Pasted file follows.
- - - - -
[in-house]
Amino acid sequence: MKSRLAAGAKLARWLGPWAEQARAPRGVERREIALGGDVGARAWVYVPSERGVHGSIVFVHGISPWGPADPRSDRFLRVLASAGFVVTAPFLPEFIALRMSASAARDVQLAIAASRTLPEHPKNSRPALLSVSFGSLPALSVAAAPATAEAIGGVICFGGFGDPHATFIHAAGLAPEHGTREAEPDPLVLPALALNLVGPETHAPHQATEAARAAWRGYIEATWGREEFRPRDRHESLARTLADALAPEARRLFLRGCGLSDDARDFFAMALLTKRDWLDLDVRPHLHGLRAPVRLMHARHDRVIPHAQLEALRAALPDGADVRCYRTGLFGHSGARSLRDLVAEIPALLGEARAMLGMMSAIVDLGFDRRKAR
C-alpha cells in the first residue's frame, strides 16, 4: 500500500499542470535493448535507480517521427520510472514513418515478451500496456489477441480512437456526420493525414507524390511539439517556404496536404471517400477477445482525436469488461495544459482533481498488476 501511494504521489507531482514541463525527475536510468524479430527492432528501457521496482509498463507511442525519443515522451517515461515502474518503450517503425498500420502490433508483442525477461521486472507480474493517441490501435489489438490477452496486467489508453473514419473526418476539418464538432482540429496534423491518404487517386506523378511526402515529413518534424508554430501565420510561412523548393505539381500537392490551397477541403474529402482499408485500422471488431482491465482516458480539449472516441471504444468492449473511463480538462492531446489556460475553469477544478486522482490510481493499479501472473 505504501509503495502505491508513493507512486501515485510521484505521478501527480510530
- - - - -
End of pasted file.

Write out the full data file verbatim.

[in-house]
Amino acid sequence: MKSRLAAGAKLARWLGPWAEQARAPRGVERREIALGGDVGARAWVYVPSERGVHGSIVFVHGISPWGPADPRSDRFLRVLASAGFVVTAPFLPEFIALRMSASAARDVQLAIAASRTLPEHPKNSRPALLSVSFGSLPALSVAAAPATAEAIGGVICFGGFGDPHATFIHAAGLAPEHGTREAEPDPLVLPALALNLVGPETHAPHQATEAARAAWRGYIEATWGREEFRPRDRHESLARTLADALAPEARRLFLRGCGLSDDARDFFAMALLTKRDWLDLDVRPHLHGLRAPVRLMHARHDRVIPHAQLEALRAALPDGADVRCYRTGLFGHSGARSLRDLVAEIPALLGEARAMLGMMSAIVDLGFDRRKAR
C-alpha cells in the first residue's frame, strides 16, 4: 500500500499542470535493448535507480517521427520510472514513418515478451500496456489477441480512437456526420493525414507524390511539439517556404496536404471517400477477445482525436469488461495544459482533481498488476 501511494504521489507531482514541463525527475536510468524479430527492432528501457521496482509498463507511442525519443515522451517515461515502474518503450517503425498500420502490433508483442525477461521486472507480474493517441490501435489489438490477452496486467489508453473514419473526418476539418464538432482540429496534423491518404487517386506523378511526402515529413518534424508554430501565420510561412523548393505539381500537392490551397477541403474529402482499408485500422471488431482491465482516458480539449472516441471504444468492449473511463480538462492531446489556460475553469477544478486522482490510481493499479501472473 505504501509503495502505491508513493507512486501515485510521484505521478501527480510530